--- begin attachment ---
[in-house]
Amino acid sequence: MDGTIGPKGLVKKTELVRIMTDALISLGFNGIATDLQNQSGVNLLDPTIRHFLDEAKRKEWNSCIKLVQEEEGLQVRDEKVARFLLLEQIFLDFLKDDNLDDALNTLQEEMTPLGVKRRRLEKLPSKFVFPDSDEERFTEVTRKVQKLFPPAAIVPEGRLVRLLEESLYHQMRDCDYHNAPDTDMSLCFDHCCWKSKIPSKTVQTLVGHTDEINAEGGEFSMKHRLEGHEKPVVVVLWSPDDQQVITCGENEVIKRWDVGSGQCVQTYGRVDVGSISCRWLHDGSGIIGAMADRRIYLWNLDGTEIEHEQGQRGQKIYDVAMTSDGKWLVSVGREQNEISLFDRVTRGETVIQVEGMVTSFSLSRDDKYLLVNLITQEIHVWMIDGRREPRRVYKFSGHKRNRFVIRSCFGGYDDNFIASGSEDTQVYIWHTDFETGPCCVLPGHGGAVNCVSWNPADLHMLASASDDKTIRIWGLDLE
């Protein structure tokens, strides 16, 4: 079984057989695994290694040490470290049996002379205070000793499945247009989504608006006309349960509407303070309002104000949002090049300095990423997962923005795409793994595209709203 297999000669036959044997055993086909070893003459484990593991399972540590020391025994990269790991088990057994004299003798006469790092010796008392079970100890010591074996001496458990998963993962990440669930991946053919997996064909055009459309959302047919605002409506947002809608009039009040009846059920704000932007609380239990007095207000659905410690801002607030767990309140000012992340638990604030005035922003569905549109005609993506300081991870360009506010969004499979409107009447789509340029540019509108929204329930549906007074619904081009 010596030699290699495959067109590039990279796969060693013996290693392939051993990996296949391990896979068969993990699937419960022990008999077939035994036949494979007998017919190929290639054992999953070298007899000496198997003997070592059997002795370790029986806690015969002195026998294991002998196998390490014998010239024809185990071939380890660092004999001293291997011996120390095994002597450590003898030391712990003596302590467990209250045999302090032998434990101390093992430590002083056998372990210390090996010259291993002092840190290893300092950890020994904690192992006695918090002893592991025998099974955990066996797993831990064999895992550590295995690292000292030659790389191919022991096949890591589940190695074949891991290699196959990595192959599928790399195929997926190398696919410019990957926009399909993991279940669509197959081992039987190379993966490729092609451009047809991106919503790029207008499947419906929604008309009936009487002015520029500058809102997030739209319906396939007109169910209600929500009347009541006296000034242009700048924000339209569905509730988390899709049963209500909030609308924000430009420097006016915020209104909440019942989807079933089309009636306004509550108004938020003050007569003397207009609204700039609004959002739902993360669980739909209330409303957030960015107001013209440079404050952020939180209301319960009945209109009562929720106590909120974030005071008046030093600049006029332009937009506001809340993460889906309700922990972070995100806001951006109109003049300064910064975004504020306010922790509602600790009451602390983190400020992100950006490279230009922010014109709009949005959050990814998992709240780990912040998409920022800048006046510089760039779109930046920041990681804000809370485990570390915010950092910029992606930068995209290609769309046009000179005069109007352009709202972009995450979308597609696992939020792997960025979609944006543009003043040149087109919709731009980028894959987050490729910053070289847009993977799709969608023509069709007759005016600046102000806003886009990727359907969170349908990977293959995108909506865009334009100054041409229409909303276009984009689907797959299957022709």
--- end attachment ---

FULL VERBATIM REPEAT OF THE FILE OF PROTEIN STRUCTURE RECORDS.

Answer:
[in-house]
Amino acid sequence: MDGTIGPKGLVKKTELVRIMTDALISLGFNGIATDLQNQSGVNLLDPTIRHFLDEAKRKEWNSCIKLVQEEEGLQVRDEKVARFLLLEQIFLDFLKDDNLDDALNTLQEEMTPLGVKRRRLEKLPSKFVFPDSDEERFTEVTRKVQKLFPPAAIVPEGRLVRLLEESLYHQMRDCDYHNAPDTDMSLCFDHCCWKSKIPSKTVQTLVGHTDEINAEGGEFSMKHRLEGHEKPVVVVLWSPDDQQVITCGENEVIKRWDVGSGQCVQTYGRVDVGSISCRWLHDGSGIIGAMADRRIYLWNLDGTEIEHEQGQRGQKIYDVAMTSDGKWLVSVGREQNEISLFDRVTRGETVIQVEGMVTSFSLSRDDKYLLVNLITQEIHVWMIDGRREPRRVYKFSGHKRNRFVIRSCFGGYDDNFIASGSEDTQVYIWHTDFETGPCCVLPGHGGAVNCVSWNPADLHMLASASDDKTIRIWGLDLE
């Protein structure tokens, strides 16, 4: 079984057989695994290694040490470290049996002379205070000793499945247009989504608006006309349960509407303070309002104000949002090049300095990423997962923005795409793994595209709203 297999000669036959044997055993086909070893003459484990593991399972540590020391025994990269790991088990057994004299003798006469790092010796008392079970100890010591074996001496458990998963993962990440669930991946053919997996064909055009459309959302047919605002409506947002809608009039009040009846059920704000932007609380239990007095207000659905410690801002607030767990309140000012992340638990604030005035922003569905549109005609993506300081991870360009506010969004499979409107009447789509340029540019509108929204329930549906007074619904081009 010596030699290699495959067109590039990279796969060693013996290693392939051993990996296949391990896979068969993990699937419960022990008999077939035994036949494979007998017919190929290639054992999953070298007899000496198997003997070592059997002795370790029986806690015969002195026998294991002998196998390490014998010239024809185990071939380890660092004999001293291997011996120390095994002597450590003898030391712990003596302590467990209250045999302090032998434990101390093992430590002083056998372990210390090996010259291993002092840190290893300092950890020994904690192992006695918090002893592991025998099974955990066996797993831990064999895992550590295995690292000292030659790389191919022991096949890591589940190695074949891991290699196959990595192959599928790399195929997926190398696919410019990957926009399909993991279940669509197959081992039987190379993966490729092609451009047809991106919503790029207008499947419906929604008309009936009487002015520029500058809102997030739209319906396939007109169910209600929500009347009541006296000034242009700048924000339209569905509730988390899709049963209500909030609308924000430009420097006016915020209104909440019942989807079933089309009636306004509550108004938020003050007569003397207009609204700039609004959002739902993360669980739909209330409303957030960015107001013209440079404050952020939180209301319960009945209109009562929720106590909120974030005071008046030093600049006029332009937009506001809340993460889906309700922990972070995100806001951006109109003049300064910064975004504020306010922790509602600790009451602390983190400020992100950006490279230009922010014109709009949005959050990814998992709240780990912040998409920022800048006046510089760039779109930046920041990681804000809370485990570390915010950092910029992606930068995209290609769309046009000179005069109007352009709202972009995450979308597609696992939020792997960025979609944006543009003043040149087109919709731009980028894959987050490729910053070289847009993977799709969608023509069709007759005016600046102000806003886009990727359907969170349908990977293959995108909506865009334009100054041409229409909303276009984009689907797959299957022709």